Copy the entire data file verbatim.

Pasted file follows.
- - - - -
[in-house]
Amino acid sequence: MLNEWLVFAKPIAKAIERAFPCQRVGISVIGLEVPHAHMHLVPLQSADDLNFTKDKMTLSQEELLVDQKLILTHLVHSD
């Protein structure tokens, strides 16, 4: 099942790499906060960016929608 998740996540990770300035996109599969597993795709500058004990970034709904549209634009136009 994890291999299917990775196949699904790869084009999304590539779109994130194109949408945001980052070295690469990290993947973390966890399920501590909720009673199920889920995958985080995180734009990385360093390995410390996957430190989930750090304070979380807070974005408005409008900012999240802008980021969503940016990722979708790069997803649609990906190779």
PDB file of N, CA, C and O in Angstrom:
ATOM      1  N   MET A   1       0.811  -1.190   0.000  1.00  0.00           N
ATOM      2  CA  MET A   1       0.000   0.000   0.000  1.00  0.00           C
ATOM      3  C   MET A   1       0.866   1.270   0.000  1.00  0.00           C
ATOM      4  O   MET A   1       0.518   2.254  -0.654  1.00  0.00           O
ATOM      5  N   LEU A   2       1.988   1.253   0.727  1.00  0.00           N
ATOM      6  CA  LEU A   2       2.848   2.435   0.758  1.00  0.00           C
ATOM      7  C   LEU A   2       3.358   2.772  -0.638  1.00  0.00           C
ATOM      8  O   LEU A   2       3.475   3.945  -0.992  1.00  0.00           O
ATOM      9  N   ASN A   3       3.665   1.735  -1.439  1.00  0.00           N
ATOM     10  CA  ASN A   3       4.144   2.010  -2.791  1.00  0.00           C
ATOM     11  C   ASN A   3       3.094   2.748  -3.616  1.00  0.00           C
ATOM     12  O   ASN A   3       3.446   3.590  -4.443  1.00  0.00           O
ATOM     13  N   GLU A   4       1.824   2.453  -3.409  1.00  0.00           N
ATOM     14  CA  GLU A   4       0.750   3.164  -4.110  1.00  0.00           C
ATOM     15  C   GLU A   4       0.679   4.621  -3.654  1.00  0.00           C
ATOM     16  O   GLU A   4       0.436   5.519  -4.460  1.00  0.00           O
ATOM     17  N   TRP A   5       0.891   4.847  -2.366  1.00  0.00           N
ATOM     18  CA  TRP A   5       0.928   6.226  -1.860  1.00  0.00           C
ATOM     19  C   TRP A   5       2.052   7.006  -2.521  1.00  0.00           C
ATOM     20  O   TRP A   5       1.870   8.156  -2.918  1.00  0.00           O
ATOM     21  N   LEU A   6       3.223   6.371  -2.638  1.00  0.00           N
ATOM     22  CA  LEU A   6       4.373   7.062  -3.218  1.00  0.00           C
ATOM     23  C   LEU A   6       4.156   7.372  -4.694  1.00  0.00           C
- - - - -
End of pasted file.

[in-house]
Amino acid sequence: MLNEWLVFAKPIAKAIERAFPCQRVGISVIGLEVPHAHMHLVPLQSADDLNFTKDKMTLSQEELLVDQKLILTHLVHSD
């Protein structure tokens, strides 16, 4: 099942790499906060960016929608 998740996540990770300035996109599969597993795709500058004990970034709904549209634009136009 994890291999299917990775196949699904790869084009999304590539779109994130194109949408945001980052070295690469990290993947973390966890399920501590909720009673199920889920995958985080995180734009990385360093390995410390996957430190989930750090304070979380807070974005408005409008900012999240802008980021969503940016990722979708790069997803649609990906190779």
PDB file of N, CA, C and O in Angstrom:
ATOM      1  N   MET A   1       0.811  -1.190   0.000  1.00  0.00           N
ATOM      2  CA  MET A   1       0.000   0.000   0.000  1.00  0.00           C
ATOM      3  C   MET A   1       0.866   1.270   0.000  1.00  0.00           C
ATOM      4  O   MET A   1       0.518   2.254  -0.654  1.00  0.00           O
ATOM      5  N   LEU A   2       1.988   1.253   0.727  1.00  0.00           N
ATOM      6  CA  LEU A   2       2.848   2.435   0.758  1.00  0.00           C
ATOM      7  C   LEU A   2       3.358   2.772  -0.638  1.00  0.00           C
ATOM      8  O   LEU A   2       3.475   3.945  -0.992  1.00  0.00           O
ATOM      9  N   ASN A   3       3.665   1.735  -1.439  1.00  0.00           N
ATOM     10  CA  ASN A   3       4.144   2.010  -2.791  1.00  0.00           C
ATOM     11  C   ASN A   3       3.094   2.748  -3.616  1.00  0.00           C
ATOM     12  O   ASN A   3       3.446   3.590  -4.443  1.00  0.00           O
ATOM     13  N   GLU A   4       1.824   2.453  -3.409  1.00  0.00           N
ATOM     14  CA  GLU A   4       0.750   3.164  -4.110  1.00  0.00           C
ATOM     15  C   GLU A   4       0.679   4.621  -3.654  1.00  0.00           C
ATOM     16  O   GLU A   4       0.436   5.519  -4.460  1.00  0.00           O
ATOM     17  N   TRP A   5       0.891   4.847  -2.366  1.00  0.00           N
ATOM     18  CA  TRP A   5       0.928   6.226  -1.860  1.00  0.00           C
ATOM     19  C   TRP A   5       2.052   7.006  -2.521  1.00  0.00           C
ATOM     20  O   TRP A   5       1.870   8.156  -2.918  1.00  0.00           O
ATOM     21  N   LEU A   6       3.223   6.371  -2.638  1.00  0.00           N
ATOM     22  CA  LEU A   6       4.373   7.062  -3.218  1.00  0.00           C
ATOM     23  C   LEU A   6       4.156   7.372  -4.694  1.00  0.00           C